The Sarasota County School Board members agreed Tuesday that they would wait six months to tackle a new policy on corporate sponsorships and advertising at the district level.
During that time, they also agreed staff will collect information from other districts already pursuing such policies.
The discussion during the board’s monthly work session followed an initial examination of the matter in August, as a means of providing additional revenue to make up for lost state funding. Tuesday, Tanice Knopp, who leads the PALS Partners in Education office for the district, reported she had contacted 12 other districts in Florida as well as the Santa Rosa, Calif., school district — on the recommendation of staff in one Florida county — to determine what actions those districts were taking.
Of those districts with which she had communicated, Knopp said, only Orange County “has a full-blown marking and advertising system in place. They have an internal school district position dedicated to that — senior manager of sales and marketing.”
The Orange County district had generated about $500,000 in revenue by the start of the current school year, its third with the program, Knopp told the Pelican Press after obtaining the data following the school board meeting.
The Orange County Public Schools’ website points out that the district is the 10th-largest public school district in the United States. Katherine P. Marsh, the district’s senior manager for media relations, told the Pelican Press the district’s total enrollment is 182,279. The total enrollment figure for the Sarasota district as of mid-September was 41,395.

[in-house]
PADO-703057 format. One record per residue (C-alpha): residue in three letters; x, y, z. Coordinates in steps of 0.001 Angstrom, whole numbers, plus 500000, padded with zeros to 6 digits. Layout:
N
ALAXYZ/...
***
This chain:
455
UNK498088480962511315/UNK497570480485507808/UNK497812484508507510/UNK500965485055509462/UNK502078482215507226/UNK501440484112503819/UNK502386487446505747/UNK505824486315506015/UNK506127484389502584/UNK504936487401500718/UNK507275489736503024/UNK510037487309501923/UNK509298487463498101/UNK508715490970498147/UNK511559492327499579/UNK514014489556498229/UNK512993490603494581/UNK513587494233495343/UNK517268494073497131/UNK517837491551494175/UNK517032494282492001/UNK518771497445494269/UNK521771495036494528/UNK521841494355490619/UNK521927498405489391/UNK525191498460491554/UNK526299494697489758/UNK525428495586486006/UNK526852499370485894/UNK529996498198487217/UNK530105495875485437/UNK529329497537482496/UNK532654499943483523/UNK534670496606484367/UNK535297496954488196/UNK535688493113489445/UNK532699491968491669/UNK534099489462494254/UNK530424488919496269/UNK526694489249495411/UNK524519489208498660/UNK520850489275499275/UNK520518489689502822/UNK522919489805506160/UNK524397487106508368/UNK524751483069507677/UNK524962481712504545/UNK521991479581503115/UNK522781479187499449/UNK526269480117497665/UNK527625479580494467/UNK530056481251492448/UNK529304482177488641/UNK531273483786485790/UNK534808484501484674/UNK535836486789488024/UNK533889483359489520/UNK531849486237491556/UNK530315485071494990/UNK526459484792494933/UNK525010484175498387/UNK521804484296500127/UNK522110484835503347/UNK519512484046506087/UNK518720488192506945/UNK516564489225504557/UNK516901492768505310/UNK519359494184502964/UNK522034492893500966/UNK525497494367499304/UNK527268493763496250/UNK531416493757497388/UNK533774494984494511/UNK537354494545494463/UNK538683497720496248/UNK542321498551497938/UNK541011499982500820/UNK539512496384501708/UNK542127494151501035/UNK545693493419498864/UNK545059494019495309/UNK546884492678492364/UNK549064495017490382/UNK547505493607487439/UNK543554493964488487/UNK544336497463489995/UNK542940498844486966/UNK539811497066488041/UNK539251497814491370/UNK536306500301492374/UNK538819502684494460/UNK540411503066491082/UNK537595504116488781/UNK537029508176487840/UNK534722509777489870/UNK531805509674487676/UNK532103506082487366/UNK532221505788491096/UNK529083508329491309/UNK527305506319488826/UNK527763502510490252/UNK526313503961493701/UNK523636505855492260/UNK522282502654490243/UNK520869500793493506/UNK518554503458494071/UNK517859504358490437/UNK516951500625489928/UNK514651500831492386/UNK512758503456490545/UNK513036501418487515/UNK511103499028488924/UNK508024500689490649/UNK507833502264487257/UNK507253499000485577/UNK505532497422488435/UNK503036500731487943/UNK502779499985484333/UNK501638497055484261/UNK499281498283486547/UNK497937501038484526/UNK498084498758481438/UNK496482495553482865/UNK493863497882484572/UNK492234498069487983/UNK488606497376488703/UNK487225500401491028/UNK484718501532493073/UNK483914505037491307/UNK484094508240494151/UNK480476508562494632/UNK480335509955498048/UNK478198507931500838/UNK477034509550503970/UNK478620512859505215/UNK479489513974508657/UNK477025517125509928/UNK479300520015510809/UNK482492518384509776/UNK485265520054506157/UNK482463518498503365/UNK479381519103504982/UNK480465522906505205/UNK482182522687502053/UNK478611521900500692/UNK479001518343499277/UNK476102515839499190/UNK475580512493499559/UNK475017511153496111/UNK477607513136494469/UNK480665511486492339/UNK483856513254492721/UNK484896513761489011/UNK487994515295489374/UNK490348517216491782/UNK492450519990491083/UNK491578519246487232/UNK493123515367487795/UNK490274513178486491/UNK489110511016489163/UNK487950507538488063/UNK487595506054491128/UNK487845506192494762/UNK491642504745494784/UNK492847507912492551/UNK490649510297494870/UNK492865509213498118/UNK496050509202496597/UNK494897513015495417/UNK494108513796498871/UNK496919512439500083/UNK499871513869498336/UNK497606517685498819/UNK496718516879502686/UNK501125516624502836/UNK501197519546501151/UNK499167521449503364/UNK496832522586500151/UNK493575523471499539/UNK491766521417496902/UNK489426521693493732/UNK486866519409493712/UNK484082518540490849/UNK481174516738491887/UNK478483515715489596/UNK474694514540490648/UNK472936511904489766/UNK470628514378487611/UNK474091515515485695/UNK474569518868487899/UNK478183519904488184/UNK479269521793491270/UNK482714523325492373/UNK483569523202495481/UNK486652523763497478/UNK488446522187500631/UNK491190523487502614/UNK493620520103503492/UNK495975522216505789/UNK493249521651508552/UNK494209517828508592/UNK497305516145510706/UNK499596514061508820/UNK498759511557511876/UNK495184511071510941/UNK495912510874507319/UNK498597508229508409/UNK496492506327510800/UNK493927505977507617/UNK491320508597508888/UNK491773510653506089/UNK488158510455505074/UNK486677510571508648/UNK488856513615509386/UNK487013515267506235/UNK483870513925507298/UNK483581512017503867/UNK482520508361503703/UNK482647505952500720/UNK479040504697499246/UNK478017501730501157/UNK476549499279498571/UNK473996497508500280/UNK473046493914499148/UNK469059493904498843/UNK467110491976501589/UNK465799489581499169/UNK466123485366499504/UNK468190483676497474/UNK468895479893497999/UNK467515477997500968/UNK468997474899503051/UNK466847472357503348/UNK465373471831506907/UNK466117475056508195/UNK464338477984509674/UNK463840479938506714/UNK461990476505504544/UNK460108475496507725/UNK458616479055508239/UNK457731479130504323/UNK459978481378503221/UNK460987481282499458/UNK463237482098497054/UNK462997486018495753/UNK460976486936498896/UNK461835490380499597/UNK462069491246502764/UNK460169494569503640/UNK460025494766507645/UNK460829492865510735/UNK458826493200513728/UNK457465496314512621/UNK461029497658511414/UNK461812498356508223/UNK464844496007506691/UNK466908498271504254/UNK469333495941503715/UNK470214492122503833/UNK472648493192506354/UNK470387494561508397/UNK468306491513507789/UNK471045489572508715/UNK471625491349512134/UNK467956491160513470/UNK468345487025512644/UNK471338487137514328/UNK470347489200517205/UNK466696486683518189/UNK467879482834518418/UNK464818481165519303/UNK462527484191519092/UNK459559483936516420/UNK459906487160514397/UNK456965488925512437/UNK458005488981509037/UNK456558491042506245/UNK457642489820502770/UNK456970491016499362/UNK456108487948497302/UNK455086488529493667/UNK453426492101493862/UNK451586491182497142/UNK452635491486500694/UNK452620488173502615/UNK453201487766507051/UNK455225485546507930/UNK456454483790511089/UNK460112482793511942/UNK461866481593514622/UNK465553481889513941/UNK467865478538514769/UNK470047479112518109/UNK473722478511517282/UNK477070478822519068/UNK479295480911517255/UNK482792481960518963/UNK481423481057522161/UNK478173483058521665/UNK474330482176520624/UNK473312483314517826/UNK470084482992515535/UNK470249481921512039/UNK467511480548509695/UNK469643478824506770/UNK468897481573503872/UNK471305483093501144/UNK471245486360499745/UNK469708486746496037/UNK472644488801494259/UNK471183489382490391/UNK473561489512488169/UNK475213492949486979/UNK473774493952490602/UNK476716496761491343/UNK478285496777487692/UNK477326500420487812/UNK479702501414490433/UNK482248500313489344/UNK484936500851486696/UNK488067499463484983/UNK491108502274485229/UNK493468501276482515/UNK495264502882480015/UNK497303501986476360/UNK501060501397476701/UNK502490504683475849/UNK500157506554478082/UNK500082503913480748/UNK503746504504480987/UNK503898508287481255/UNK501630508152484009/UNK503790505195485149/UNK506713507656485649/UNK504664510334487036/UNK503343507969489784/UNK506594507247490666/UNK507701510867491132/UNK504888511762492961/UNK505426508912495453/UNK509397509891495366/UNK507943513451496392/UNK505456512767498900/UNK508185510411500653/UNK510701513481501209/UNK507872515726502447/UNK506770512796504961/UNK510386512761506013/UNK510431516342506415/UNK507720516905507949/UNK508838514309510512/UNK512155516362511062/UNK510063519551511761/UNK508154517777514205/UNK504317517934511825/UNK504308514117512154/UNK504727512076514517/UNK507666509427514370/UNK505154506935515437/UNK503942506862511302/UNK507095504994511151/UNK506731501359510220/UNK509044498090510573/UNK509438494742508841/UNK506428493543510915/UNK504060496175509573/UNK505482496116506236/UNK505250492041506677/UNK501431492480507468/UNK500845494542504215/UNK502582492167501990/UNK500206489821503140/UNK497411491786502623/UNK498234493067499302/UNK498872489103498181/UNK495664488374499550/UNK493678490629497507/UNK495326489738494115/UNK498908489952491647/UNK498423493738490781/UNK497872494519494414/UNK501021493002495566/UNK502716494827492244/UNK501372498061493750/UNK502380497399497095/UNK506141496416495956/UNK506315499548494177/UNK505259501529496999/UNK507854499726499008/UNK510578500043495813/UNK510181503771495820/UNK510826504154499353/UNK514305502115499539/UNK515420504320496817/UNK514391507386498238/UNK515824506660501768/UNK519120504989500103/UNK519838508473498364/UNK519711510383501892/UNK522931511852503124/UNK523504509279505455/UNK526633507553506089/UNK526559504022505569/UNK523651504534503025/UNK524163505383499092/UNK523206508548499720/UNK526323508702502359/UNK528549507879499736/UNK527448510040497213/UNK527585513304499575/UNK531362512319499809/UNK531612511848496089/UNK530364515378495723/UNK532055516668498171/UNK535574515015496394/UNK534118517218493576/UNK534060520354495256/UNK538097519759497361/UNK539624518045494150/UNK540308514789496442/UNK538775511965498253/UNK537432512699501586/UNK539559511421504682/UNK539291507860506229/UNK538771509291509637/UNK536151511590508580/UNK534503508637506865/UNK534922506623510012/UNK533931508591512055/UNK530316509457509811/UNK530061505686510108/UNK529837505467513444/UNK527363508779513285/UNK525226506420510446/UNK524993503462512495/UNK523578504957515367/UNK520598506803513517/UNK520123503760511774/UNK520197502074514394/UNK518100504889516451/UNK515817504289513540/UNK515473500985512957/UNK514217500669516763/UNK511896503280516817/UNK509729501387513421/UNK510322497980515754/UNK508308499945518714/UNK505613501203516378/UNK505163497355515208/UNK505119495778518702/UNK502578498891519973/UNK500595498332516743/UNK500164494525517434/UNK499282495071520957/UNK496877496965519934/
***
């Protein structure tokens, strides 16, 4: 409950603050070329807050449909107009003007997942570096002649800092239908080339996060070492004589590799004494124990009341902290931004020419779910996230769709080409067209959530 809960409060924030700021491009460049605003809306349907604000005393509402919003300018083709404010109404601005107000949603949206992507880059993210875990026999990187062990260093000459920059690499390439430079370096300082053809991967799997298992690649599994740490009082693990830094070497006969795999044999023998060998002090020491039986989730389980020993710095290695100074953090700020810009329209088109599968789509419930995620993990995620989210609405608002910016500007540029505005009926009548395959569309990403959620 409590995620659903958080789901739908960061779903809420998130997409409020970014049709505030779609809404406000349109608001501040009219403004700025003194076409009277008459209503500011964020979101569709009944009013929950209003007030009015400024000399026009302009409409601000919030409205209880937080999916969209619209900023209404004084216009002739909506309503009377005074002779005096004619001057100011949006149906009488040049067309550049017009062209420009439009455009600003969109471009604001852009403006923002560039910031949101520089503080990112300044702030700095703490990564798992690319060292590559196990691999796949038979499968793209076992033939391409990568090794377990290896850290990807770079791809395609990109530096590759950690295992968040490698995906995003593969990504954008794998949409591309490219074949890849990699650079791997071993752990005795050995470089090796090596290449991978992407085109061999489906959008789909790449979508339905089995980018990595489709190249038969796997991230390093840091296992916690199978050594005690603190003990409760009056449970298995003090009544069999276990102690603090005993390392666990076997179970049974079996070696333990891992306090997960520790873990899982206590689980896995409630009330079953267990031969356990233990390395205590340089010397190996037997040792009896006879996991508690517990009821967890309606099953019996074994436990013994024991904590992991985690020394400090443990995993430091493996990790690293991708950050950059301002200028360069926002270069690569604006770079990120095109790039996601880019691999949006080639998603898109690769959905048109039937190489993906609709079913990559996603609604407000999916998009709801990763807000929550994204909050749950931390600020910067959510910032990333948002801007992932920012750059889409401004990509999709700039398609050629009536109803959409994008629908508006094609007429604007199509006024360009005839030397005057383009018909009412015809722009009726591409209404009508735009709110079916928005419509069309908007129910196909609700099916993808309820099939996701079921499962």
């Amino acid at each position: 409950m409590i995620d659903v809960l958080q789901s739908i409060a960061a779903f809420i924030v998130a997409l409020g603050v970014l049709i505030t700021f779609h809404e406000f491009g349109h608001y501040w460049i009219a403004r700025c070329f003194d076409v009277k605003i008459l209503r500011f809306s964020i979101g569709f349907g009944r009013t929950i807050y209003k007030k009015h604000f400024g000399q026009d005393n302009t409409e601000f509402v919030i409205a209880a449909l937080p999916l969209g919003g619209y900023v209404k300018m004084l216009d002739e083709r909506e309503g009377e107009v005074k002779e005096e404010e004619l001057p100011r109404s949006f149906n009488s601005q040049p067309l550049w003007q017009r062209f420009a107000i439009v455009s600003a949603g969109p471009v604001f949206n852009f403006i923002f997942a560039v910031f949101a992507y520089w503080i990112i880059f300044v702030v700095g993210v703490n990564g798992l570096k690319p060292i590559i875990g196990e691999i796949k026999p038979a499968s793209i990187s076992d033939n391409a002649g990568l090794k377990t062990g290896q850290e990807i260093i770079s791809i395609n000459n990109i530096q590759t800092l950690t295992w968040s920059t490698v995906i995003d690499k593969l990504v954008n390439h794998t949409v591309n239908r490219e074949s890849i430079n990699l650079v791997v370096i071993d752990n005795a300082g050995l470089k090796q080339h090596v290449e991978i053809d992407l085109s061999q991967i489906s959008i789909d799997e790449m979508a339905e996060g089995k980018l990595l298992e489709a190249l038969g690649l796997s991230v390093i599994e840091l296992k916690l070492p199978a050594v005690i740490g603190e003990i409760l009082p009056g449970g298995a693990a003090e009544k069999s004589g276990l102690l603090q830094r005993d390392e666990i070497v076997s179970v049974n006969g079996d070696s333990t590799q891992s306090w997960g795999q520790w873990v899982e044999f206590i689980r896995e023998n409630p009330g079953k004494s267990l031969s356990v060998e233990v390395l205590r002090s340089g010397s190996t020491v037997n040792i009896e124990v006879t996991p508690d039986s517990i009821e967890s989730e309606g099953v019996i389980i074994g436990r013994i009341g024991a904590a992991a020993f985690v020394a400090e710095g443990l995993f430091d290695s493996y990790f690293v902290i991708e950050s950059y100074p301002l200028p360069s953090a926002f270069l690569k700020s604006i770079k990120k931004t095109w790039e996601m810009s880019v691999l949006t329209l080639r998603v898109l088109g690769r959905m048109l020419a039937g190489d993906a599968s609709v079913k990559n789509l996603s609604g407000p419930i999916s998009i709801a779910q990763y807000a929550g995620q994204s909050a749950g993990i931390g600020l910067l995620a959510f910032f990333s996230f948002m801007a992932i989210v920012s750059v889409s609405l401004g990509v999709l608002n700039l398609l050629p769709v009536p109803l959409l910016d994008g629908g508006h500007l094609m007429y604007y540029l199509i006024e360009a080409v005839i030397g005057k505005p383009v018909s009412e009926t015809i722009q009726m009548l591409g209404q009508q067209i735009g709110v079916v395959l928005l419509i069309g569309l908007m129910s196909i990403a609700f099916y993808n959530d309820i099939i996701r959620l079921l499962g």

In an email exchange with the Pelican Press, Brian Siatkowski, senior manager for sales and marketing in the Orange County district, wrote, “We work hard to find (advertising) partners that we can integrate into our programs through creative inventory like our goal posts, PA announcements, online menus, field crew vests for football and floor decals in the gym lobbies.”
Charlotte County also has an advertising policy, Knopp said, and its school board is considering hiring an agency to manage the program. The Charlotte district gives its agency a percentage of the revenue it brings in.
Referring to the seven districts working on programs, Knopp said, “They are carefully moving forward in considering policy and procedure language.”
Knopp told the board members she did have a couple of examples of policy language that she could share with them, “not that we’ve studied them to say that they’re the best that’s out there.”
Board member Shirley Brown said she was interested in knowing how much revenue the Sarasota district might receive if it adopted a policy. “Is it even worth our time?” she asked.
Still, Brown added, “I think it’s something we might actively pursue, but I’m not sure about hiring somebody” to handle the advertising. On the other hand, she said, if the board pursued national contracts, it would need someone to follow up with companies to make sure “they continue to pay on a regular basis.”